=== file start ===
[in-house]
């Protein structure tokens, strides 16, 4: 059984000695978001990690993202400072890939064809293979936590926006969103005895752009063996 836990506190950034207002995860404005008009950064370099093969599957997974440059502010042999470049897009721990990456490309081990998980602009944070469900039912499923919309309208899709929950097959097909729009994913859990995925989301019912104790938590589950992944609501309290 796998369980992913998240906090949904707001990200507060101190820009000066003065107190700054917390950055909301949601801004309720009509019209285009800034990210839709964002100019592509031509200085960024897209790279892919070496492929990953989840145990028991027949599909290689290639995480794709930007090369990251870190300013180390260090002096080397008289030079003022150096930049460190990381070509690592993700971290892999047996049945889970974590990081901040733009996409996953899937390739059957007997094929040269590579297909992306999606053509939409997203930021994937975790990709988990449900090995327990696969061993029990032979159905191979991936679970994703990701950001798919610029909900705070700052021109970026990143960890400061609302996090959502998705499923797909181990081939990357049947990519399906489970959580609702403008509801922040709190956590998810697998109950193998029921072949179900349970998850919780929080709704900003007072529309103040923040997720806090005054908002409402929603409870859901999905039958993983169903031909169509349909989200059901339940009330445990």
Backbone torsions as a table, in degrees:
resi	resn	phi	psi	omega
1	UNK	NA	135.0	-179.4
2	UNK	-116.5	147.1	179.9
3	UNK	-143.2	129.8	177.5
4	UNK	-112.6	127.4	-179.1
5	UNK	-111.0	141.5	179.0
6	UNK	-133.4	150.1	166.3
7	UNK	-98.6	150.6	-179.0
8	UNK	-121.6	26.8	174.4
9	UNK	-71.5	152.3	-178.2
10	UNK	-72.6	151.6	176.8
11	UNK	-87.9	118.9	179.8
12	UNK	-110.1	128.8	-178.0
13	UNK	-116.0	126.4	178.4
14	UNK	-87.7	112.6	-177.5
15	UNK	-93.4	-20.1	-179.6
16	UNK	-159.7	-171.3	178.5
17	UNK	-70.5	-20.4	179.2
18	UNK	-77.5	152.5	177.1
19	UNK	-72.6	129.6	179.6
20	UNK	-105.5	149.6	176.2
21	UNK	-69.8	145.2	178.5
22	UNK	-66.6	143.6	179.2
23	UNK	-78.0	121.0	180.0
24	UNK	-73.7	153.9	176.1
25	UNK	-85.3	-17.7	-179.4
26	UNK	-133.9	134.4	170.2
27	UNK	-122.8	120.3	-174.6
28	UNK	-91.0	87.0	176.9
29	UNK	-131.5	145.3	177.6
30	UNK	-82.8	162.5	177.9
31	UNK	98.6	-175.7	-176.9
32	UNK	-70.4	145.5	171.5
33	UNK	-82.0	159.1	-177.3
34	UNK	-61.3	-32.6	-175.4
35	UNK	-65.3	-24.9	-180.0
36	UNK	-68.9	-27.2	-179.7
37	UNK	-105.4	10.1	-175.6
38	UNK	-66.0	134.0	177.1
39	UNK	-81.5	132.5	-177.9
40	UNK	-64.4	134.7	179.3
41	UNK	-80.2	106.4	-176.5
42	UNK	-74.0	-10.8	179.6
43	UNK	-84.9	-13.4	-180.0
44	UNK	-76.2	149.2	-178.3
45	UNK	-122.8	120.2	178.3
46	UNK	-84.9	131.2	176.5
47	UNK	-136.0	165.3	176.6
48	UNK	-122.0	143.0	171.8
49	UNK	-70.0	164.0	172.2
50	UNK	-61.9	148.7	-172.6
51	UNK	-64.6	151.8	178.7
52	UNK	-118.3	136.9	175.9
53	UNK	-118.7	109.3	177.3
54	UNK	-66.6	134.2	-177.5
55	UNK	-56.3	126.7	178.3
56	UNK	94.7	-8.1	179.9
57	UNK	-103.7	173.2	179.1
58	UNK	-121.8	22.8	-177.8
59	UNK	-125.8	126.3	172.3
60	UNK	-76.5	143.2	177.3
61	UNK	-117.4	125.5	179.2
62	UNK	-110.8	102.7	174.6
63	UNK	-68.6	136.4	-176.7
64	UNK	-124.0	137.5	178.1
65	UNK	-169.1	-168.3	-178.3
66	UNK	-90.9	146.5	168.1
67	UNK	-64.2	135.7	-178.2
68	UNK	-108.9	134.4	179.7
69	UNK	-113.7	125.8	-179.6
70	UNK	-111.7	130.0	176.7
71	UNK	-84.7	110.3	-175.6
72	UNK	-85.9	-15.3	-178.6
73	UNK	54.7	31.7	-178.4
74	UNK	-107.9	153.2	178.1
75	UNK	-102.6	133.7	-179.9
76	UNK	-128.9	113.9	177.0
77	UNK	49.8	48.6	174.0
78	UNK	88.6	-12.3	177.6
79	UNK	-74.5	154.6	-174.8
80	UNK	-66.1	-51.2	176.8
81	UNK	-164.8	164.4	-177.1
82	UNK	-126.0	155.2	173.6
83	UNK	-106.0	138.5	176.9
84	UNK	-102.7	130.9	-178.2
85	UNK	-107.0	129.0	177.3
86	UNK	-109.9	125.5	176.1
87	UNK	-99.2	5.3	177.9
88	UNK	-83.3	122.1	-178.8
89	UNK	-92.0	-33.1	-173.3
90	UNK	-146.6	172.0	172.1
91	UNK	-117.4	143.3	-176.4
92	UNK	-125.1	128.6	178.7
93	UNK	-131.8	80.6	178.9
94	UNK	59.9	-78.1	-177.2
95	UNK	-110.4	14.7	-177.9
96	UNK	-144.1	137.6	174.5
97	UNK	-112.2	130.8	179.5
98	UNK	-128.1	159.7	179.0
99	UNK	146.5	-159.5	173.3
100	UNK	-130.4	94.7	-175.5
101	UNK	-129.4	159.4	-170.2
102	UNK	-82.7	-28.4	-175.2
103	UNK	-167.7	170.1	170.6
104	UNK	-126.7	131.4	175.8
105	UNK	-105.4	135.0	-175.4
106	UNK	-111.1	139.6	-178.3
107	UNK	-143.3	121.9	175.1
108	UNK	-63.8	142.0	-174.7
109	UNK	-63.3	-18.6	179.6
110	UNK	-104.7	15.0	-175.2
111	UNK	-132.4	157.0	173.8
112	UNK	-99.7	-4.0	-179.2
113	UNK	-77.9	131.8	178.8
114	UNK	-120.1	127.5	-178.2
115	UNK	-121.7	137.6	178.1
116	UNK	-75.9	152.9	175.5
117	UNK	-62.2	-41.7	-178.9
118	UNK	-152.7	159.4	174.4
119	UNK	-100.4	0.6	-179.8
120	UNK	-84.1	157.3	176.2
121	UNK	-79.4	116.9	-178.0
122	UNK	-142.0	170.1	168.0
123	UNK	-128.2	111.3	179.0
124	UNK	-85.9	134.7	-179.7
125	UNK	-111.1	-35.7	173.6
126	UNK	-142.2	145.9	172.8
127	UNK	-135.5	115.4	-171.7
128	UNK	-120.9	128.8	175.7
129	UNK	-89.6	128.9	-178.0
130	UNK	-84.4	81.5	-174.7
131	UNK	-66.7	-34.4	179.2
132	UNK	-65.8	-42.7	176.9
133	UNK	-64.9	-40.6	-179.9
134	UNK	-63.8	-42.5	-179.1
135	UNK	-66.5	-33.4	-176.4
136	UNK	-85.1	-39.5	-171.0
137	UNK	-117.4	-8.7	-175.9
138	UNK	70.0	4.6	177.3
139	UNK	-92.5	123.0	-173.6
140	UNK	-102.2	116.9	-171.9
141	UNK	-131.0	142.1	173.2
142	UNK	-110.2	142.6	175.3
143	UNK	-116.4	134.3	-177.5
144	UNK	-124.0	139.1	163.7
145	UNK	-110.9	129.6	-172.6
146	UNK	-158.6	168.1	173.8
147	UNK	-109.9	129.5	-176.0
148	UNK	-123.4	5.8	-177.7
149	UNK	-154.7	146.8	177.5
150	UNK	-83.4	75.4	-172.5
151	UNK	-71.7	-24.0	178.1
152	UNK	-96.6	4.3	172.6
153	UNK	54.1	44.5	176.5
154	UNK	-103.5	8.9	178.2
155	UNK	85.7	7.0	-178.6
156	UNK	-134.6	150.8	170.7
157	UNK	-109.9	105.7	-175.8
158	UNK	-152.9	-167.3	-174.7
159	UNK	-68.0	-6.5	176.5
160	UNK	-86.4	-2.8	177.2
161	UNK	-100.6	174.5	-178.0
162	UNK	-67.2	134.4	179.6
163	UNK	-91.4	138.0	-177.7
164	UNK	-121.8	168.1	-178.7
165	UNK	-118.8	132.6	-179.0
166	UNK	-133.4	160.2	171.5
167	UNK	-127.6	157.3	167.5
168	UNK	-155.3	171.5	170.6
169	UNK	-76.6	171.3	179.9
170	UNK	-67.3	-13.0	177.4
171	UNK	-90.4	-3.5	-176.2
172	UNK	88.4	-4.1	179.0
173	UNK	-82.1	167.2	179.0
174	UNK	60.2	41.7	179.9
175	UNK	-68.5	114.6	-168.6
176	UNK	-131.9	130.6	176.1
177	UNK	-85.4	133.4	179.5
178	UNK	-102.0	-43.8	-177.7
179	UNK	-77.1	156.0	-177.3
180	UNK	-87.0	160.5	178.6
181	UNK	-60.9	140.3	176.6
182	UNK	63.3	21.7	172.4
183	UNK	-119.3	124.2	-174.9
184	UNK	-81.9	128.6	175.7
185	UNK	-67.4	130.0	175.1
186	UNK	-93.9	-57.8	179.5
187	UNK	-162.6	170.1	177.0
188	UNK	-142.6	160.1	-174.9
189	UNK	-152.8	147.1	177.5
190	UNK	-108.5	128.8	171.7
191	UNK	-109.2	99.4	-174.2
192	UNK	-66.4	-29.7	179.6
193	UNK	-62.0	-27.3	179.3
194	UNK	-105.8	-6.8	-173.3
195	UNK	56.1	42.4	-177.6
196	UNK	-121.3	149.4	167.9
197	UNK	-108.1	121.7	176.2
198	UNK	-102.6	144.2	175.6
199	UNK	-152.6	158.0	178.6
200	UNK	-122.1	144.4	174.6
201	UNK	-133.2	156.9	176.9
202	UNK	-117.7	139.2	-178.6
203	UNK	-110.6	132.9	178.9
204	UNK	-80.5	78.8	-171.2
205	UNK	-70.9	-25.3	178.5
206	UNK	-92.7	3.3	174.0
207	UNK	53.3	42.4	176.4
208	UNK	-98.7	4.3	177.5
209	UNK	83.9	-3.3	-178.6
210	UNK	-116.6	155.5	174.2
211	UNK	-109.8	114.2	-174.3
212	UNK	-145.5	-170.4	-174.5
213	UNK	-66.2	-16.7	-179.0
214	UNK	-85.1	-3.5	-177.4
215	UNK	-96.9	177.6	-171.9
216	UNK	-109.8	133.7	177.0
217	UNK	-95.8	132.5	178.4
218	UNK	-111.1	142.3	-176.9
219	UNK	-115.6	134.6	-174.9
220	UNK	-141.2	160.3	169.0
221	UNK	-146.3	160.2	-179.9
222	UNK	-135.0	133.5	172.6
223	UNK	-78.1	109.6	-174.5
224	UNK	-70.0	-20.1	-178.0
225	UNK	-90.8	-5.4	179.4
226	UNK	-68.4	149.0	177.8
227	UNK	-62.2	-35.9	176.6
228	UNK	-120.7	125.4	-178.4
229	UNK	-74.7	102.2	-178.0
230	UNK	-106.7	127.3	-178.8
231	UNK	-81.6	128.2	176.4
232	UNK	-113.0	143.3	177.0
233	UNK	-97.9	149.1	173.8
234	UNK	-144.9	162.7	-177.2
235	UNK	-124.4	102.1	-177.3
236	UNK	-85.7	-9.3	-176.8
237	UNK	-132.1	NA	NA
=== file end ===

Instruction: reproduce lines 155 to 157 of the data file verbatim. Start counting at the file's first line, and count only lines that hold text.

151	UNK	-71.7	-24.0	178.1
152	UNK	-96.6	4.3	172.6
153	UNK	54.1	44.5	176.5